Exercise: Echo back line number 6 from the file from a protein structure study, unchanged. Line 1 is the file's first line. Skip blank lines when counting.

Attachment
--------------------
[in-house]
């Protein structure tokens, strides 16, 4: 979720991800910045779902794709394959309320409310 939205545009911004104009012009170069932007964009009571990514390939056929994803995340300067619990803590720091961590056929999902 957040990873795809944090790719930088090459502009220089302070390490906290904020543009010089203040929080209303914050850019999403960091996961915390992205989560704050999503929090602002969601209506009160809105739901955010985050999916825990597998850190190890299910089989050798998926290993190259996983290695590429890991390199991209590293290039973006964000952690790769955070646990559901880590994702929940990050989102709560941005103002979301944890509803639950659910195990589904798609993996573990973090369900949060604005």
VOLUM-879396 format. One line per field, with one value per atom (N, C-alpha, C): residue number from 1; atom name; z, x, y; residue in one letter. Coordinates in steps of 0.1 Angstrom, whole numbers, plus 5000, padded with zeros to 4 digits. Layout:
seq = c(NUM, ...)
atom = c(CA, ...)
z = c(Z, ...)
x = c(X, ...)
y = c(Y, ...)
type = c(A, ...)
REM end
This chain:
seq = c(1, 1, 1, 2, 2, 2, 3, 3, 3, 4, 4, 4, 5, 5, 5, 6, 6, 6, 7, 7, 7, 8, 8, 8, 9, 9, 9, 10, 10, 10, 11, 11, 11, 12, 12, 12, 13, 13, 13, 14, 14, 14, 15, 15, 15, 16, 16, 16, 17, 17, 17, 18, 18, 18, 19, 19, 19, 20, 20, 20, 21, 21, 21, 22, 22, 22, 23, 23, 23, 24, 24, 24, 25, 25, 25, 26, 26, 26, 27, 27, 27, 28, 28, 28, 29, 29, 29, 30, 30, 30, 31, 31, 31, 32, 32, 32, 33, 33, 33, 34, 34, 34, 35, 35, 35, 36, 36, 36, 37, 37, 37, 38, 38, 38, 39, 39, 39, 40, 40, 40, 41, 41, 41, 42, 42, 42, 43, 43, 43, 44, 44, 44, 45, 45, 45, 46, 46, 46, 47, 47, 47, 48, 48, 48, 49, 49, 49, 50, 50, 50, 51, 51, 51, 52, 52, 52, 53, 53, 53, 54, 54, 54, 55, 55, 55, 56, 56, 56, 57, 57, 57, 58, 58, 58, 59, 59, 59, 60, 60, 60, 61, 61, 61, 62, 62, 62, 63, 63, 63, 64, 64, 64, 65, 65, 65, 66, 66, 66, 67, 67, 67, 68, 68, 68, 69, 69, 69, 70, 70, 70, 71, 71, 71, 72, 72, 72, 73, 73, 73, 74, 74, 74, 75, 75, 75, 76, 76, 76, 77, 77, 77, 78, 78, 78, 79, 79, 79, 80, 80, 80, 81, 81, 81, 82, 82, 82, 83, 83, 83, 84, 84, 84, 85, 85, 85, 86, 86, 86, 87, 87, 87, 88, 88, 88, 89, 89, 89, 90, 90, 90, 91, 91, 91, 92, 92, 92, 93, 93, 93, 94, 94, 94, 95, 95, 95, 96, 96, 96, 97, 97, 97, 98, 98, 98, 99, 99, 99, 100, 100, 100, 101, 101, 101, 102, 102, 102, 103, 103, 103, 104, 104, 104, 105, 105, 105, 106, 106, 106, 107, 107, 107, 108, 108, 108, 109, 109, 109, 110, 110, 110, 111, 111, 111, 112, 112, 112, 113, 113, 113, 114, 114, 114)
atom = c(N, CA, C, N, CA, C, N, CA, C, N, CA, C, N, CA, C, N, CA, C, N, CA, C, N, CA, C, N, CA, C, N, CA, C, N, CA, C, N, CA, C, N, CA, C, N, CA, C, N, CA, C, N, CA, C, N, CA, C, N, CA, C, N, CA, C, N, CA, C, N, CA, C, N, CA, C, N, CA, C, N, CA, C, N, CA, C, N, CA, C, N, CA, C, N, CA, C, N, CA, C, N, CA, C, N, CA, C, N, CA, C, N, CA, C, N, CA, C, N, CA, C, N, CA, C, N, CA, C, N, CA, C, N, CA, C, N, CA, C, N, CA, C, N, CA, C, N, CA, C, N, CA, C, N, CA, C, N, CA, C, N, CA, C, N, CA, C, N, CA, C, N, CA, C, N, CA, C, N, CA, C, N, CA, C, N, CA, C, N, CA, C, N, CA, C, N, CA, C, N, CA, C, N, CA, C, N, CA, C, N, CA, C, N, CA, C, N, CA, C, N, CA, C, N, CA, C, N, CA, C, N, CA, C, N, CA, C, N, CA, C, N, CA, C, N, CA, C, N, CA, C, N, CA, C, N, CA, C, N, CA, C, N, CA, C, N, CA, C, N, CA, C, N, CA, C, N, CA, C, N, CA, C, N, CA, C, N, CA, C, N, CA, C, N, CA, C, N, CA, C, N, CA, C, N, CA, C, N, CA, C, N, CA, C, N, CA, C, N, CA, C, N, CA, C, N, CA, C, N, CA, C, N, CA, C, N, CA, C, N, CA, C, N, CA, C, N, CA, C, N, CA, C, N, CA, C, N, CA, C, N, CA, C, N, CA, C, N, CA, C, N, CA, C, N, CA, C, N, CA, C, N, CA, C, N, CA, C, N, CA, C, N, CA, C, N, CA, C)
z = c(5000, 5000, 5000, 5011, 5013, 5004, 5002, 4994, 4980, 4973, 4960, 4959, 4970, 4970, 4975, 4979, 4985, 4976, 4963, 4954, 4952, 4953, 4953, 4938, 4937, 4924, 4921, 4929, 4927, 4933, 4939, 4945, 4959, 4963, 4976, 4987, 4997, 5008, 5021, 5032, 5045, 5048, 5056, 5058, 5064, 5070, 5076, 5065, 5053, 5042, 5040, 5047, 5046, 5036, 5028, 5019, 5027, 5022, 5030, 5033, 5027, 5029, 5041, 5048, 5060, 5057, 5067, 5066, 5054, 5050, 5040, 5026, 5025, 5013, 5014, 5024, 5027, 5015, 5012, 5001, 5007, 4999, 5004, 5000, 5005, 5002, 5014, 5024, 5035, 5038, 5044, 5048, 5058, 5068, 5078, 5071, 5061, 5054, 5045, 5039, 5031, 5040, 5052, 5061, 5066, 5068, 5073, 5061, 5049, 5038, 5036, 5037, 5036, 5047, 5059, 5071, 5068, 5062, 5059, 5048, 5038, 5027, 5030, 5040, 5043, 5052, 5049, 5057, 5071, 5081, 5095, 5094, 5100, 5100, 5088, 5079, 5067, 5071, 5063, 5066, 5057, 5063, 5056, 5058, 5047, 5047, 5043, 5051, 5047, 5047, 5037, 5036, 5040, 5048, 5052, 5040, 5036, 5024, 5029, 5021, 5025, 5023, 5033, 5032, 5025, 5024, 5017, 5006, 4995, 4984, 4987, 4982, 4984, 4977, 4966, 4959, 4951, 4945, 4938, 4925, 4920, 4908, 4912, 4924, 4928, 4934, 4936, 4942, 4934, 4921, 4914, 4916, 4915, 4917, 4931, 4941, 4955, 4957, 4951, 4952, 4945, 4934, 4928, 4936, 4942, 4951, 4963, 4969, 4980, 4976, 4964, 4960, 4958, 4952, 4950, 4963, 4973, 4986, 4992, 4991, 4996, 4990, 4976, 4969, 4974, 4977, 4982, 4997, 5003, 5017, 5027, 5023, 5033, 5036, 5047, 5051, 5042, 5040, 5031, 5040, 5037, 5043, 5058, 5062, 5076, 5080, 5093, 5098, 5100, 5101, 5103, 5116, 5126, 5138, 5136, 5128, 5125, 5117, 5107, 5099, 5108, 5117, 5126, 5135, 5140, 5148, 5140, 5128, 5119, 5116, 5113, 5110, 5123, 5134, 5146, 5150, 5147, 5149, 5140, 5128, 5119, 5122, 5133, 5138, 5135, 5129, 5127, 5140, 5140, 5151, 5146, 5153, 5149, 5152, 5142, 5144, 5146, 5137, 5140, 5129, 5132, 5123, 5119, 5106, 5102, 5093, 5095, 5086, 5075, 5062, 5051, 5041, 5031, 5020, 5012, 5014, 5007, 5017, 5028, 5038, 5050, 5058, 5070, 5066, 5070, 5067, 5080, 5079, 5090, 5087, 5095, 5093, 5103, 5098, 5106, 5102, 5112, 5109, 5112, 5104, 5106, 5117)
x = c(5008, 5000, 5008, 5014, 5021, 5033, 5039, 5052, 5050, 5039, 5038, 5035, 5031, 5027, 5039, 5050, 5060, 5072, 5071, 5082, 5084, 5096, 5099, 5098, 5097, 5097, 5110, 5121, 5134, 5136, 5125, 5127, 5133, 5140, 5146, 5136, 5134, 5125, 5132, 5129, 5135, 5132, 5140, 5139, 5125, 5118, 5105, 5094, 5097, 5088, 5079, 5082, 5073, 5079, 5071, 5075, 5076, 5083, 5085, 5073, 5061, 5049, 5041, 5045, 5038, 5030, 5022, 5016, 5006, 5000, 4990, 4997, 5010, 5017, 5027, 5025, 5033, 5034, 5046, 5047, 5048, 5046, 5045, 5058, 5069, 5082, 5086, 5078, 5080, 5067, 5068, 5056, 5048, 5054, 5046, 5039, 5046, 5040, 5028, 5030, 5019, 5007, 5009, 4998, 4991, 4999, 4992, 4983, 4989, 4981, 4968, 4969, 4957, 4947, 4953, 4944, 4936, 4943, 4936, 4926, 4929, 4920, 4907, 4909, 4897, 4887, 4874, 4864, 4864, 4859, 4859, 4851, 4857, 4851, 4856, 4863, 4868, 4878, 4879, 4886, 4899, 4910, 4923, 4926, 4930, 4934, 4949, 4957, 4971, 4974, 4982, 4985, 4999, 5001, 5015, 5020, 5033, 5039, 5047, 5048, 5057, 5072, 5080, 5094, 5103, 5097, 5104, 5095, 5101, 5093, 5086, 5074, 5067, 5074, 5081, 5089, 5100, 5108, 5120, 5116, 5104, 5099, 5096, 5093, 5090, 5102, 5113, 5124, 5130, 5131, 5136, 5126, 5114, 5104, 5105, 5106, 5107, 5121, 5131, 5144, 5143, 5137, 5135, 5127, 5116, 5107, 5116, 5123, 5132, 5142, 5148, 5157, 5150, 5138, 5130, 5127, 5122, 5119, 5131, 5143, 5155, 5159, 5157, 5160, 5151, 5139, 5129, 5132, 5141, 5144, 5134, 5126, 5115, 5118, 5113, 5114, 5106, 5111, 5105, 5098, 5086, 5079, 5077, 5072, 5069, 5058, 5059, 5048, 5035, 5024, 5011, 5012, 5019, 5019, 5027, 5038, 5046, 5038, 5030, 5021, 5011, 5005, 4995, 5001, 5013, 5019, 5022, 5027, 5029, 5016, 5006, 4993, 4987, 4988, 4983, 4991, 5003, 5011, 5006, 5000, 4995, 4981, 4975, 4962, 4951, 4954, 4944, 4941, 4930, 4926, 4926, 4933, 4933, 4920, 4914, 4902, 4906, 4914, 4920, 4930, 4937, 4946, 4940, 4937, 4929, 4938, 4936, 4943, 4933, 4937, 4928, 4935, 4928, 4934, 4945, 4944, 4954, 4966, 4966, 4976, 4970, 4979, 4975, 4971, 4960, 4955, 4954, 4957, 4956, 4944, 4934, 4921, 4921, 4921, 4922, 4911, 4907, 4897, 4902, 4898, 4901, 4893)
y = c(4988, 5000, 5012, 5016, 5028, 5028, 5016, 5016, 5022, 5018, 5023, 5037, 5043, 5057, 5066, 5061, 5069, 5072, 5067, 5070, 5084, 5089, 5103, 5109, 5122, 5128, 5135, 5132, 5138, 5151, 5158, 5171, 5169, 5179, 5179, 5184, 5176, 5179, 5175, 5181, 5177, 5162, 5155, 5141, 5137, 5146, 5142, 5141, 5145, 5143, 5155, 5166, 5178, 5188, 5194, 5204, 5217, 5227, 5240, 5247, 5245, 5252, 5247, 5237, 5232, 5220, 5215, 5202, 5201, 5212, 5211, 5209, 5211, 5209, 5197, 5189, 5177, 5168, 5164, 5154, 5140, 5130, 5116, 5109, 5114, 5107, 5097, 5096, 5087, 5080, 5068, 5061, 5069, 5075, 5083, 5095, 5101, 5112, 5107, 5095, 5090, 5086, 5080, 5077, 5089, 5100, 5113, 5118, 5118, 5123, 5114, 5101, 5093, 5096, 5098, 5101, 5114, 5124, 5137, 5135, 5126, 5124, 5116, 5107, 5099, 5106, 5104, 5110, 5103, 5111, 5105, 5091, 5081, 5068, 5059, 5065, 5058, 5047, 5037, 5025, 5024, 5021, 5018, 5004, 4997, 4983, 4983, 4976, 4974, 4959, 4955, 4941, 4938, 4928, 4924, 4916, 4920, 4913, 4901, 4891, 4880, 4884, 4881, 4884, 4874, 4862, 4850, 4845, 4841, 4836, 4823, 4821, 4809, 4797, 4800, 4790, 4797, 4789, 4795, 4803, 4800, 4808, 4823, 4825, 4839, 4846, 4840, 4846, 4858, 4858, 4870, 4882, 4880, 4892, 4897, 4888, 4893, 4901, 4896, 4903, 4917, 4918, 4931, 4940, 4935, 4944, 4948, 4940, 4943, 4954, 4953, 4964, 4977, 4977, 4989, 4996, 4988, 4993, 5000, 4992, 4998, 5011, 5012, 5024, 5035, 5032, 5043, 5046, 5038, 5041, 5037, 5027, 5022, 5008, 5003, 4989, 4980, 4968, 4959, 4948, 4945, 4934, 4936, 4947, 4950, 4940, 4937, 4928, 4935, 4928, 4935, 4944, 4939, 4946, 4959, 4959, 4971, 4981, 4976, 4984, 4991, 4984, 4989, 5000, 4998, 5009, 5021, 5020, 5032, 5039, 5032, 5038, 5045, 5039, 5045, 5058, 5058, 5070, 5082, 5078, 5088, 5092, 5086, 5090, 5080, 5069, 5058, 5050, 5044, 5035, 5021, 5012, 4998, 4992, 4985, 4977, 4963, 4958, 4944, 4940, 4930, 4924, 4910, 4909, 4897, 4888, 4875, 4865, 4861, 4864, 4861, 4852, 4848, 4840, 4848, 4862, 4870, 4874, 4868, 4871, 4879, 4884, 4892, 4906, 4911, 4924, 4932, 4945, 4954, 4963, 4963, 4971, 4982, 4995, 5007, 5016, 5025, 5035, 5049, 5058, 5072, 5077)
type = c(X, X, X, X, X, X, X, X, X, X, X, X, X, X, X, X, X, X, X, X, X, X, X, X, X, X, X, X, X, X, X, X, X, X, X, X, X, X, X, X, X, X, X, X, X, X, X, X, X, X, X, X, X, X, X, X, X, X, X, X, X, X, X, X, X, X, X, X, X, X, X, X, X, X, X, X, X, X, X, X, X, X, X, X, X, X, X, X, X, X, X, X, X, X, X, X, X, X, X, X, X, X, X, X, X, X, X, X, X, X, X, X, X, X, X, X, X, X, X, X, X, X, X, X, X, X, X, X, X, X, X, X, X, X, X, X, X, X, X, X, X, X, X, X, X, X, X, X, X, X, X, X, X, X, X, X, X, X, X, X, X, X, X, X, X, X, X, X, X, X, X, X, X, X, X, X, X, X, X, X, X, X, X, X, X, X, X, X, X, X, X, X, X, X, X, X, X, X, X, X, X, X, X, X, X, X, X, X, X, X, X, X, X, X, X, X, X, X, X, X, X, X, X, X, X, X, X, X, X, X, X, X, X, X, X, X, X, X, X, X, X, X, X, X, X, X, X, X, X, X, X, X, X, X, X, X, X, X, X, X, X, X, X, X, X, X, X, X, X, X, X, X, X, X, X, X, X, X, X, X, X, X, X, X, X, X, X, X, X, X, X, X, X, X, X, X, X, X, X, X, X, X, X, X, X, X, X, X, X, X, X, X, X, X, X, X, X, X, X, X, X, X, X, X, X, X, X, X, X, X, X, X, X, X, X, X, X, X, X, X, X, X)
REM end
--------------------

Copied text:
z = c(Z, ...)